Measuring external threads with loose thread wires isn’t always easy and require a calculation. Even when buying the thread wires that attach to a micrometer for external pitch diameter remember that a micrometer can have 3 different standard spindle diameters (¼”, 5/16” and 6.5mm)  so buying the correct wires is essential. Measuring internal thread pitch diameter with an indicator dial attachment instrument also requires a reference (expensive) and have relatively short measurement span.

Thread wires for external and thread balls for internal are used by calibration facilities and often to measure thread gauges rather than threaded items. Tolerances on manufactured, ground gauges are much less than actual threaded items. Different tolerances also include the flank angle.

Companies that make their own thread gauges almost never make a No-Go gauge so as to whether the item or items are actually within pitch diameter tolerance is an open question.

FMS is certainly not the only company to manufactured components for measuring both external and internal thread pitch diameter but does have several advantages over most. As a digital caliper is the instrument base then just by clicking on a button most digital calipers can change between mm and inches. The only limit to how large a thread diameter hat can be is caliper length. As the pitch diameter is being measure it can be seen where it is within pitch diameter tolerance. Also important is that if the threaded item is to be coated or plated then the threaded item must not be machined to the actual pitch diameter tolerance. A 60º degree thread will have the pitch diameter measurement increased by 4 times the coating thickness and a 29º/30º thread 8 times the coating thickness. If stainless steel is electro polished then the pitch diameter will decrease and not increase.

As elsewhere mentioned in this website there is no method that ensures a perfect machined thread but knowing where within tolerance the pitch diameter is a major advantage. Measuring an external thread’s major diameter and an internal thread’s minor diameter is easy and should always be done.

If you have a “difficult” customer then giving thread measurement results usually gives a good impression. With the supplier and customer both using thread gauges then even with the same gauges (dimensions and tolerance) thread gauges are not identical, they have manufacturing tolerances.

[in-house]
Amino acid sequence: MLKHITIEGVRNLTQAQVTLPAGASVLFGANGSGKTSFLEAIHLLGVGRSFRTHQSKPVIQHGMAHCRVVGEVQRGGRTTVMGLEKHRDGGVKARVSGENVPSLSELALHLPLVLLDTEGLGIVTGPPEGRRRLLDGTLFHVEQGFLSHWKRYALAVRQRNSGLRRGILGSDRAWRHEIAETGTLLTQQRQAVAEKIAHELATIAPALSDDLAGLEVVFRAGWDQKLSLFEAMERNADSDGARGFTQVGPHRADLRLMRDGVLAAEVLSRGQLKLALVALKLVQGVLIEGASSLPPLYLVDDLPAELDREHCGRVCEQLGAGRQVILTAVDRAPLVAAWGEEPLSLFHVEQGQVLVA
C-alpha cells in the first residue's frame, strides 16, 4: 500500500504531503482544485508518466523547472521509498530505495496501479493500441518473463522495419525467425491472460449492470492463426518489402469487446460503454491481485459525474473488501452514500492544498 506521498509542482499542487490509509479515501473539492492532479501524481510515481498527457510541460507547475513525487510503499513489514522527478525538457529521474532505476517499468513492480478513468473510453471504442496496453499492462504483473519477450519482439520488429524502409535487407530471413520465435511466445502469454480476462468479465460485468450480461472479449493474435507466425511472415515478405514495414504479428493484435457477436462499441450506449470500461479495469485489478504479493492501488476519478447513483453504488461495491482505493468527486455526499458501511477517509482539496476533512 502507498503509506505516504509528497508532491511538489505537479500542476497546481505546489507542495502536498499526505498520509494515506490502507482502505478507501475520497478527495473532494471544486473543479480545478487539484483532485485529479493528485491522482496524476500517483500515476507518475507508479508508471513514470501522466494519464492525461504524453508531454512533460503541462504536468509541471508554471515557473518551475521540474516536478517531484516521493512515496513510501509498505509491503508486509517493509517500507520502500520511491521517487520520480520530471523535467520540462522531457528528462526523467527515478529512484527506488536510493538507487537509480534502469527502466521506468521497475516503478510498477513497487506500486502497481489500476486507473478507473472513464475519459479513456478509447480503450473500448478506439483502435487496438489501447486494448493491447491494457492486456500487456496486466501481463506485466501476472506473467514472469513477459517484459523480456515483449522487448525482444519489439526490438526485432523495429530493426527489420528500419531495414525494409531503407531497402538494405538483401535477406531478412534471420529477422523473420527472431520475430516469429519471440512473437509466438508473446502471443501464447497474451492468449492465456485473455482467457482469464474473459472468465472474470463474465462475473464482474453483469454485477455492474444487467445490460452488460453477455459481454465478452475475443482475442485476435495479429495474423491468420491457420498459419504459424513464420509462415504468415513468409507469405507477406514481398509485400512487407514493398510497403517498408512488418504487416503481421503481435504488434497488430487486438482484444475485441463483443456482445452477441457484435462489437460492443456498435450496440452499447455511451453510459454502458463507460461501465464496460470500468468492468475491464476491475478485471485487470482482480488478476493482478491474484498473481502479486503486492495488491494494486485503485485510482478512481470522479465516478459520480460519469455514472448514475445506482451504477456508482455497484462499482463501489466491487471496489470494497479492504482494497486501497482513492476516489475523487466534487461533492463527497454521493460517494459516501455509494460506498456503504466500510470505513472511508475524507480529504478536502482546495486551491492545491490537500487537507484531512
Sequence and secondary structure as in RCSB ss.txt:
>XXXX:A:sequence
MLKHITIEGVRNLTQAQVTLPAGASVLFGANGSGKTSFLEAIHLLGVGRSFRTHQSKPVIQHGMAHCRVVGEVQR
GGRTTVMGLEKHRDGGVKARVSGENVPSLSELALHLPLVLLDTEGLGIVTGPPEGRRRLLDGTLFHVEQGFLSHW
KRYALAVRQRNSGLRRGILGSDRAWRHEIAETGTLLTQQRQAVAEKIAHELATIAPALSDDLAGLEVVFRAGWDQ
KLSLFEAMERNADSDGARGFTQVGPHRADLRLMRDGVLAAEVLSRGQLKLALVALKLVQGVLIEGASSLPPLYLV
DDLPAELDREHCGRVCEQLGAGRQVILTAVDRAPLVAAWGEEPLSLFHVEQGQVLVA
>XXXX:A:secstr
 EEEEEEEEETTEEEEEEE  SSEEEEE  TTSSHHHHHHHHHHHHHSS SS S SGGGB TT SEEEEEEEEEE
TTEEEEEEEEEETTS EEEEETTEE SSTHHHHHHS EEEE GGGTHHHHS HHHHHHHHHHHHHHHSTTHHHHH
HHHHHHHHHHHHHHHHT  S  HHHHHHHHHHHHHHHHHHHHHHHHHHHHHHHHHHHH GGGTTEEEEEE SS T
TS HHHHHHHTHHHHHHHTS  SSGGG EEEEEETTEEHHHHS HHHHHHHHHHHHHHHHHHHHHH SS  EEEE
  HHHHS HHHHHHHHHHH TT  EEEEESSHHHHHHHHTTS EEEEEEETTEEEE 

Those that use gauges probably don’t often think how large pitch diameter tolerances are on threaded items.

Standard M24x3-6g/6H

Standard 1-8 UNC 2A/2B

(6g) 22.051 -0.063 -0.263

(tolerance 0.200mm)

(2A) max 0.9168” min 0.9100”

(tolerance 0.0068”)

(6H) 22.051 -0.000 +0.265
(tolerance 0.265mm)
(2B) min 0.9188” max 0.9276”
(tolerance 0.0088”)


The standard to which most calipers are manufactured is DIN 862/ISO 2012. The specified accuracy for external jaw measurement with a digital caliper is 0.002mm/0.0008” up to 100mm/4”, 0.03mm/0.001” up to 600mm/24” and 0.04mm/0.0015” up to 1,000mm/40”. There is an extra allowance of 0.02mm/0.0008” for measurement with the internal measurement jaws and the depth rod. This accuracy requires a constant measurement pressure but no standard specifies what the pressure should be. A FMS pressure device ensures a constant measurement pressure.

If you can’t measure a thread pitch diameter to within ±0.02/0.001” and to ±0.01mm/0.0005” with FMS after frequent use then you’re probably not doing it correctly. Use of a pressure device makes all the difference and using a FMS calibration plate as reference also calibrates the digital caliper.

If your company manufactures threaded items regularly then FMS is certainly worth looking into and possibly also money and time to be saved. A good start is requesting a quote and then practical and economic decisions can be made. Today there are probably more alternatives for thread measurement than ever before and each having their advantages and disadvantages.